With the Oilers’ secondary scoring struggling for long stretches this season, they’ve seemingly been a one-line team (McDavid, Leon Draisaitl, Patrick Maroon). Regarding the Hart Trophy, only one blueliner has won the award since Bobby Orr in 1972 (Chris Pronger, 2000). The odds are against Burns to become just the second defenseman in 45 years to win league MVP honors.
Sidney Crosby (Pittsburgh Penguins)
Patrick Kane (Chicago Blackhawks) and Brad Marchand (Boston Bruins) are also drawing a considerable amount of praise for their performance this year. For the simplicity of this argument, if Crosby had played the same number of games he would have 47 goals and 92 points, both higher totals than Kane and Marchand.
The Penguins forward has two Hart Trophy’s to his name already (2007, 2014), leads the league in goals (43) and his points-per-game (1.17) is second only to McDavid’s. His 84 points put him 4th in league scoring, and his shooting percentage is 13th in the league (17.2%).
SCORING RACE WITH FULL-SEASON FROM CROSBY
|Connor McDavid (EDM)||78||29||65||94||1.21|
|Sidney Crosby (PIT)||79||47||45||92||1.17|
|Patrick Kane (CHI)||79||34||53||87||1.10|
|Brad Marchand (BOS)||79||39||46||85||1.08|
The 29-year-old is having a great year, but if you stack the numbers up beside each other, McDavid has him beat in most categories including assists, points, points-per-game and even power play points. The biggest factor is if you remove Crosby from the Penguins lineup, they’re still a playoff team. It’s harder to make the same argument if you remove McDavid from the Oilers lineup. Do you remember what happened to the Oilers after McDavid broke his collarbone?
Why McDavid Will Win
In some circles, this is one of the more widely contested Hart Trophy races in quite some time, but is it really? McDavid is on pace to be the closest thing the NHL has to a 100-point player, with 99.
The biggest factor though is his consistency on a nightly basis. McDavid’s longest scoreless droughts this season lasted no more than two games, and he’s followed them up with long scoring streaks.
The longest point-scoring streak of his season is the 10-game streak he’s on (again that’s 19 points in 10 games). Every time he’s been held off the scoresheet, he comes back with a streak of two-five games. Added to that, McDavid has been a steady performer for the Oilers while their secondary scoring was highly debated and sometimes nonexistent.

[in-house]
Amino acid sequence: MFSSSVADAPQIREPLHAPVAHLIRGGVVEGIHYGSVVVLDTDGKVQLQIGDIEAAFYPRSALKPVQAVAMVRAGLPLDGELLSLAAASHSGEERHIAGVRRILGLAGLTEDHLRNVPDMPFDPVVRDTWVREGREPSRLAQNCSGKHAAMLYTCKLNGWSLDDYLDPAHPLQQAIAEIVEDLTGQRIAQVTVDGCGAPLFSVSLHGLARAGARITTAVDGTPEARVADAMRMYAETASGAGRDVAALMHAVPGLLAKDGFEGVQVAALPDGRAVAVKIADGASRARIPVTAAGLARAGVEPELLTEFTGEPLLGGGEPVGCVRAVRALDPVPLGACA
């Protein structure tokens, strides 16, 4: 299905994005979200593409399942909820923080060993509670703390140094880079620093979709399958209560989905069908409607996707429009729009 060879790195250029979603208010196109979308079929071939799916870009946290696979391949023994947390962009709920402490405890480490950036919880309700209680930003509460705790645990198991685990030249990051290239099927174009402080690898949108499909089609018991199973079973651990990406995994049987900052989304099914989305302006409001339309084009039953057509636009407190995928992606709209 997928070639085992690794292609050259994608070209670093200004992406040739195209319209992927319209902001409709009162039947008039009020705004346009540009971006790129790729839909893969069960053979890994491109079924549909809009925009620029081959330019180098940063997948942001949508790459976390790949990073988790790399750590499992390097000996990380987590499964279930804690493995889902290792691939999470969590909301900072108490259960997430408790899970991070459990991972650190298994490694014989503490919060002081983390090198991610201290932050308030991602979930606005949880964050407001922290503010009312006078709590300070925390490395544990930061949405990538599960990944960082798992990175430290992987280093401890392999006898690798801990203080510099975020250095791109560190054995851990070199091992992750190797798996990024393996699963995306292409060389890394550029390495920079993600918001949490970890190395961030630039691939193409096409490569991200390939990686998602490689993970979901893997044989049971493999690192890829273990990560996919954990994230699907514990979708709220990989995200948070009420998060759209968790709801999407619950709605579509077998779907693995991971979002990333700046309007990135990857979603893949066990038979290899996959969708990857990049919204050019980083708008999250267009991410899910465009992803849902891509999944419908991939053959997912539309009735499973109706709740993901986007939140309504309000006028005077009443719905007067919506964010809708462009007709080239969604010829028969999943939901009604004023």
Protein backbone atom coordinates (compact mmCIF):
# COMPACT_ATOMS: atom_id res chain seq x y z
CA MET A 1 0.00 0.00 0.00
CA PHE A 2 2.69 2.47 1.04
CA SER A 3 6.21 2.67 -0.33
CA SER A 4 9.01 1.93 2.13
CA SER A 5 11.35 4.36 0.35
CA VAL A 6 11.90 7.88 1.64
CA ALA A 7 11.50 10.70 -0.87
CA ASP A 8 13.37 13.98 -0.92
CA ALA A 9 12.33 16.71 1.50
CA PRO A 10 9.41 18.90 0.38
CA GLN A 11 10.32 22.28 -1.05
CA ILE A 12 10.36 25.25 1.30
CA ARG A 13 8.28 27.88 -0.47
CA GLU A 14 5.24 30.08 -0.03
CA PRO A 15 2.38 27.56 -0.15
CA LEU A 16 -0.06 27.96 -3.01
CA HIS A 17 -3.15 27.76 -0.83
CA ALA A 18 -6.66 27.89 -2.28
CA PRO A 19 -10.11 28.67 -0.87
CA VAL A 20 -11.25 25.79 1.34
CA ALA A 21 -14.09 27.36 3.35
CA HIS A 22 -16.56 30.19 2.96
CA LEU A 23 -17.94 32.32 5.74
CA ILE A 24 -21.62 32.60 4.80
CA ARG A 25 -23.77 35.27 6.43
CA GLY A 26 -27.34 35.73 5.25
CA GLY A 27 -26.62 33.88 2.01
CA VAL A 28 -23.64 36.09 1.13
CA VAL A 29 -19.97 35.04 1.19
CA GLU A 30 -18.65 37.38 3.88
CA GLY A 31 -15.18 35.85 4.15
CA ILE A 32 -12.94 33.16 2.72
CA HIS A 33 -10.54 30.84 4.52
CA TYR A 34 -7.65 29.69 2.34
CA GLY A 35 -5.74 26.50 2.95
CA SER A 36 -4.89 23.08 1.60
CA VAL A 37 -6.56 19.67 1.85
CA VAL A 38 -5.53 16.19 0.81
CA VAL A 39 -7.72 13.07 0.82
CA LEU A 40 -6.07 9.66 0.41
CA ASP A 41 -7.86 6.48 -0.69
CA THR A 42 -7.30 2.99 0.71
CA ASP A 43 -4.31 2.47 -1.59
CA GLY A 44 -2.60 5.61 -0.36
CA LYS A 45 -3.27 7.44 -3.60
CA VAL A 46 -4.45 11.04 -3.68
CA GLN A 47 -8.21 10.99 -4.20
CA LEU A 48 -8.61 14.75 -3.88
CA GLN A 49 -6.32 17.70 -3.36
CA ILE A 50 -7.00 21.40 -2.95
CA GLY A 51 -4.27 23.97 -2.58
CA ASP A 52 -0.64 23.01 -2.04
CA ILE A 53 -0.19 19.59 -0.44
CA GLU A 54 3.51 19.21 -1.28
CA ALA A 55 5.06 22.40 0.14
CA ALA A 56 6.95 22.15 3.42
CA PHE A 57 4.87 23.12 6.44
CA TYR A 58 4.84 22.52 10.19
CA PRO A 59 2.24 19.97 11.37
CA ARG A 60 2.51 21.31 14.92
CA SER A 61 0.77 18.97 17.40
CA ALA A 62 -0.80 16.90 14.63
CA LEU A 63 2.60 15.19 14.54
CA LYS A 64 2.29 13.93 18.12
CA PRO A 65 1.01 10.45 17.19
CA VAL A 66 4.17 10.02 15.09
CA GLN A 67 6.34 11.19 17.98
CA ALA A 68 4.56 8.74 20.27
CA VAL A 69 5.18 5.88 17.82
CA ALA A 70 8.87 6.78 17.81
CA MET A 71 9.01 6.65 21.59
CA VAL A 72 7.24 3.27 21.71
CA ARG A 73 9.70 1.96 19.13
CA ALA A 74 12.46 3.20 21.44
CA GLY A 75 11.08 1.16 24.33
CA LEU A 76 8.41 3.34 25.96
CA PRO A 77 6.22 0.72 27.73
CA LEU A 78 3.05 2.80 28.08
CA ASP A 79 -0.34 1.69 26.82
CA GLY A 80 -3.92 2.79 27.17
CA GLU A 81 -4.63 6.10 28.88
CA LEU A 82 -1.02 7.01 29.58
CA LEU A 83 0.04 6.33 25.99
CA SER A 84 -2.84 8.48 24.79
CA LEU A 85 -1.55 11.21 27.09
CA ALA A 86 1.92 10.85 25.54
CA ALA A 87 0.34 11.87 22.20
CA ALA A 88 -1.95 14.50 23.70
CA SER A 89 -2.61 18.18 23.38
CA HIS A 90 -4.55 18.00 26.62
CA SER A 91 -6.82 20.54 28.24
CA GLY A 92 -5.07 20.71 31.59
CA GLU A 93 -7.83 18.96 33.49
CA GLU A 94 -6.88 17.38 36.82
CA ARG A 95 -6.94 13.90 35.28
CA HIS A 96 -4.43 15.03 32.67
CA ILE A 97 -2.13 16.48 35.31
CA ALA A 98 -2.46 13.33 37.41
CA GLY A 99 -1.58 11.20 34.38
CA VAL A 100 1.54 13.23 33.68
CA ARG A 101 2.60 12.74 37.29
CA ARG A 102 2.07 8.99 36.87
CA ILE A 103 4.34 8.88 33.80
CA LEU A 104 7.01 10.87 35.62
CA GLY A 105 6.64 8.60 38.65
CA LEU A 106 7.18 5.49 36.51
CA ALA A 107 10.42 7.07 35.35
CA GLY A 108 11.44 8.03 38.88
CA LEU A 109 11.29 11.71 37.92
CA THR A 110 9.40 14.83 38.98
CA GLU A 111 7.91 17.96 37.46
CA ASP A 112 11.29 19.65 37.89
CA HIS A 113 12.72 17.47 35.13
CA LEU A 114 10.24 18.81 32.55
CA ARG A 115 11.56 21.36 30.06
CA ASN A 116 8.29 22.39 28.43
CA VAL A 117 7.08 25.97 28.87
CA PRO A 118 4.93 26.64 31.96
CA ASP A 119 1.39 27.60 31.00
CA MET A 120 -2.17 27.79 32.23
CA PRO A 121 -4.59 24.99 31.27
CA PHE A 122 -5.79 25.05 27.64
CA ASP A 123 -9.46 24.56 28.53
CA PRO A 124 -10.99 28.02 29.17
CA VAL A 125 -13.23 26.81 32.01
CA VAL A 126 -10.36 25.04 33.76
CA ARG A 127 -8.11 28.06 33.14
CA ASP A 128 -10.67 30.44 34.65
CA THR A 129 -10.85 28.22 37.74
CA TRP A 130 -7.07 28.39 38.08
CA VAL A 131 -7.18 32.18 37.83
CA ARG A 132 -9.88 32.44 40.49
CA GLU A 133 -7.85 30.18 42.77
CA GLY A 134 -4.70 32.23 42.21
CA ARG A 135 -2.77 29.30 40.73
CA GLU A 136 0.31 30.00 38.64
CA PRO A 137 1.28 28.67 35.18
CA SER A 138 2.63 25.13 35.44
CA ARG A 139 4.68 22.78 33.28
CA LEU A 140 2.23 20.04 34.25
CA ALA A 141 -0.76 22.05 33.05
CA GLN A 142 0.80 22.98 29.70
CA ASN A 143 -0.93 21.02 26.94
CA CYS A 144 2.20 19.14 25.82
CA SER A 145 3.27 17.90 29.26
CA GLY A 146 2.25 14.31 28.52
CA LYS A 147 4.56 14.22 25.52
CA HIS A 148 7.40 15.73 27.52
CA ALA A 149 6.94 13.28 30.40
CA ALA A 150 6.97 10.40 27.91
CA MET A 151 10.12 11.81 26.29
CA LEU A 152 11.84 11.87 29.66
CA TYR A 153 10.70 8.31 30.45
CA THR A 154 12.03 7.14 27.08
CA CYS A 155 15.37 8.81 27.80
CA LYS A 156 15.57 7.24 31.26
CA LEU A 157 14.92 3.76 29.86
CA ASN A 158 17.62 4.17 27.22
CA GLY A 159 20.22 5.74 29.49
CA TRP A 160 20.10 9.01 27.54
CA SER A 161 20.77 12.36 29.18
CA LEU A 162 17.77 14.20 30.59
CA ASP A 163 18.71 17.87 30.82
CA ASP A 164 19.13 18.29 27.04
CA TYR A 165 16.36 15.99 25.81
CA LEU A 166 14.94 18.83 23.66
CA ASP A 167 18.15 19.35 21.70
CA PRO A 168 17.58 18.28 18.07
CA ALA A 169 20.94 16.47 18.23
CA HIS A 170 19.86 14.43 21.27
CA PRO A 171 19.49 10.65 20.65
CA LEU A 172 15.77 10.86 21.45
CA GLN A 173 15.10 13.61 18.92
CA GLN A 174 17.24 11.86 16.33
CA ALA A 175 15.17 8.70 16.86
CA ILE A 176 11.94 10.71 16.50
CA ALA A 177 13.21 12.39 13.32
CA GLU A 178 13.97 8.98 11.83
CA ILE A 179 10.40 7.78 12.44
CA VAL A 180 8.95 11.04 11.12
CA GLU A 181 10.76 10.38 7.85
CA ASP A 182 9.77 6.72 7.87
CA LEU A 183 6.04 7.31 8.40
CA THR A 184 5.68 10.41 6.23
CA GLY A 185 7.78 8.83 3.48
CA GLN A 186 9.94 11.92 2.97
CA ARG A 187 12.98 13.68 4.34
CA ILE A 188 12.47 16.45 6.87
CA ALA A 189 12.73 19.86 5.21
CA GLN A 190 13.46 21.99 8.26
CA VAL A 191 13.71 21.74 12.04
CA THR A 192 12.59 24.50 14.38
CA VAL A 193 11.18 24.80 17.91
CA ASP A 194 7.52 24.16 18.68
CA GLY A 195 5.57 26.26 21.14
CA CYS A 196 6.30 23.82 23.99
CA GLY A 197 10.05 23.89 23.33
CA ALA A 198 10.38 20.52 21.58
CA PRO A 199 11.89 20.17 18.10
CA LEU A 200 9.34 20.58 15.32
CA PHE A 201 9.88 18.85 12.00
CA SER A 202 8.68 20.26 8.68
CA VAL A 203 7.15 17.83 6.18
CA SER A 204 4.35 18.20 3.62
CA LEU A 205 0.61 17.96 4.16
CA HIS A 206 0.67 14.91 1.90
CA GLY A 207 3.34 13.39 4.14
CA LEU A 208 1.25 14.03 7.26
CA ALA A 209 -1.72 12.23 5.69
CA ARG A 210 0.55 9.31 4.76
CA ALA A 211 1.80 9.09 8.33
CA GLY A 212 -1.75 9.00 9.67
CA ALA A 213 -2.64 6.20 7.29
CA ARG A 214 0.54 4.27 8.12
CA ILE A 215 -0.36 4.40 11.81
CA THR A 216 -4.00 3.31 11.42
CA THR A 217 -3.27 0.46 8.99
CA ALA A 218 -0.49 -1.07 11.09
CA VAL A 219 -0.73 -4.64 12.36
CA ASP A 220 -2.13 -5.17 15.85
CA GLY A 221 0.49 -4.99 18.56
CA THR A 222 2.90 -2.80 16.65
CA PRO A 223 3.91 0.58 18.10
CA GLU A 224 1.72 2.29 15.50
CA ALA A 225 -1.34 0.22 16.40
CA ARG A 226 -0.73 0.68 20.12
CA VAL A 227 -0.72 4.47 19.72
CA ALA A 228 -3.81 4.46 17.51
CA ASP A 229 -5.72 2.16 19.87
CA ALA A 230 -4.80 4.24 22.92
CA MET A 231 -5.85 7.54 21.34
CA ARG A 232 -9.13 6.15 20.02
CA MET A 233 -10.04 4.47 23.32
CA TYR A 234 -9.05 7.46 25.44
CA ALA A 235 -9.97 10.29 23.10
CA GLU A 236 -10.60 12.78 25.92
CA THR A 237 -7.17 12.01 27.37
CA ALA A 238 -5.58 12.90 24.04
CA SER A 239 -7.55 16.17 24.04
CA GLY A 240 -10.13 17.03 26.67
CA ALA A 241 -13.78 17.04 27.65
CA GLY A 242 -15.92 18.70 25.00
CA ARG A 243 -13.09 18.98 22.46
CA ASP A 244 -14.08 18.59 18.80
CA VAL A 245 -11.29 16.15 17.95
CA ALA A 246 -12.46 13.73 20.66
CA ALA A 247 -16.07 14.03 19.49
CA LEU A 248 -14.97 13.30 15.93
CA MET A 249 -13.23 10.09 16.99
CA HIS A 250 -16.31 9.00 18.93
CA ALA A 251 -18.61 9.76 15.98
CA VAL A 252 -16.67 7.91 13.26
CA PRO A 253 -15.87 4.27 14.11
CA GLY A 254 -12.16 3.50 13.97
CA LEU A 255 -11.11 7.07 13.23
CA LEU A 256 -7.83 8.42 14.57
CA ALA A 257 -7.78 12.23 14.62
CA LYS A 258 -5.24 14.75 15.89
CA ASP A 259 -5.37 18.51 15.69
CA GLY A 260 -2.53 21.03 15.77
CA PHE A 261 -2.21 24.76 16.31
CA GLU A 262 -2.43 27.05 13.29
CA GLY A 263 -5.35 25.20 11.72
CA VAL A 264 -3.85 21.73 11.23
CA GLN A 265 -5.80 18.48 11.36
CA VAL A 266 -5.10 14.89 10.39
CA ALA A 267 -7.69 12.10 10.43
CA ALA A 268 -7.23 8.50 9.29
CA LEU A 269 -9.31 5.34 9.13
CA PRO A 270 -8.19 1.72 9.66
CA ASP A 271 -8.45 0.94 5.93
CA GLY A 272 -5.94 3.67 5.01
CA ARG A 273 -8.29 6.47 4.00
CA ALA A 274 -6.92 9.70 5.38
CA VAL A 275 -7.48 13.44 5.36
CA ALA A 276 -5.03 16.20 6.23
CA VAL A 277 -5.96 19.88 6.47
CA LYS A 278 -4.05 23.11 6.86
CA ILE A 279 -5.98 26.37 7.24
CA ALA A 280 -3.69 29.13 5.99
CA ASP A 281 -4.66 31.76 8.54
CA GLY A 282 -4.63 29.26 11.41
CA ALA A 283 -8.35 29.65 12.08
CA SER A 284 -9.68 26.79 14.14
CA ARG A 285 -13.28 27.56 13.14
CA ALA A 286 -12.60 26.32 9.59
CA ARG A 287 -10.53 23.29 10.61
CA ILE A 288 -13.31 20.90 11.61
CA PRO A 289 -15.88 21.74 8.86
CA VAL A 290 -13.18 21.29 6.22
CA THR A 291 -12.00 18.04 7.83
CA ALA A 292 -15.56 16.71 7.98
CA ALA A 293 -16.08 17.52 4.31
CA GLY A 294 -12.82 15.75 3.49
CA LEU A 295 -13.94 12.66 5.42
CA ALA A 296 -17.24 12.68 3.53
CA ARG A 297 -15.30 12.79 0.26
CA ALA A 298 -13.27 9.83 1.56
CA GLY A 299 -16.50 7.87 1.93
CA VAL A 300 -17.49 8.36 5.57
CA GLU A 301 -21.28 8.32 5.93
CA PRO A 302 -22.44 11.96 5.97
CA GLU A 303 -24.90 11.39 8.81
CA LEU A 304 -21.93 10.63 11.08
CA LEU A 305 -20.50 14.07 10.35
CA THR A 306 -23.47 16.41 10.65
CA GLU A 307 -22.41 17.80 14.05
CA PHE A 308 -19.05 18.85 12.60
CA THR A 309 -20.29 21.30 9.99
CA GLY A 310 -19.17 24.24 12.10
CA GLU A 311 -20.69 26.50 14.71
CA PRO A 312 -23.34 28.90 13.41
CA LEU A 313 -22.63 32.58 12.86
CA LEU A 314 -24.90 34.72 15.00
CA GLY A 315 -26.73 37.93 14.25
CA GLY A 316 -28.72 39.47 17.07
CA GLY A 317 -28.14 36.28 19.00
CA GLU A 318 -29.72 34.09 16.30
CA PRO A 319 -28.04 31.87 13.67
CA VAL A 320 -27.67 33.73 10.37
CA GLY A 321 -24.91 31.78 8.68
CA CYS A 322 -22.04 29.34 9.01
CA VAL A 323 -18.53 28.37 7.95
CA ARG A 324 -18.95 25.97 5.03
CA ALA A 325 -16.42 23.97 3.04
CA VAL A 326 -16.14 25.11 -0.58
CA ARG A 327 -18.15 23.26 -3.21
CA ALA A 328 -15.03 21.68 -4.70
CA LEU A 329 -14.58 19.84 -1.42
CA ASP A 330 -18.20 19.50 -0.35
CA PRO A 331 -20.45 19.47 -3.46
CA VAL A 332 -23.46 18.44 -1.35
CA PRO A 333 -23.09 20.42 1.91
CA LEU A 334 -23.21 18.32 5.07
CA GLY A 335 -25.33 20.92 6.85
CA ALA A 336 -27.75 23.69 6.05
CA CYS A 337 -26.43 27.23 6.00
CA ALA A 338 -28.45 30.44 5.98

Jordan Eberle, Ryan Nugent-Hopkins, Benoit Pouliot and even Milan Lucic and Leon Draisaitl have gone through considerable cold streaks this season. Patrick Maroon scores in bunches and then disappears, so the fact that McDavid continues to excel is quite an impressive feat.
Crosby is widely considered the best player in hockey, but McDavid is slowly pulling that “best in the world” title away from him. Until he wins some major hardware, including a Stanley Cup, that’ll stay with Crosby and his pedigree. McDavid isn’t off by much, however, and you can’t argue his value to the Oilers.
Take Bobrovsky, Burns, Crosby and McDavid off their teams, and how many of them are still playoff teams? The Sharks and Penguins for sure are, and even with an average NHL starter, so would the Blue Jackets. The Oilers? Not so much.
McDavid has revitalized a fan base of die hards in Edmonton. The franchise has gone through a decade of suffering, and even though they had three other first overall picks (Taylor Hall, Nugent-Hopkins, and Nail Yakupov), none have made the impact on Edmonton the way McDavid has.
When all is said and done this season, we could be looking at the Art Ross, Hart Trophy, and Ted Lindsay Award recipient. If McDavid were able to win the Hart and Lindsay, it’d be the first honors for an Oiler player since Mark Messier in 1989-90.
Messier led the Oilers to their fifth Stanley Cup in seven years that year, while scoring 45 goals and 129 points. It could also be the first Art Ross Trophy in franchise history since Wayne Gretzky’s seventh in 1986-87 (183 points).
Without a shadow of a doubt we’re looking at the best Oilers player in nearly 30 years, and now perhaps the best player in the world. McDavid is the league’s MVP, and there’s no debate about that.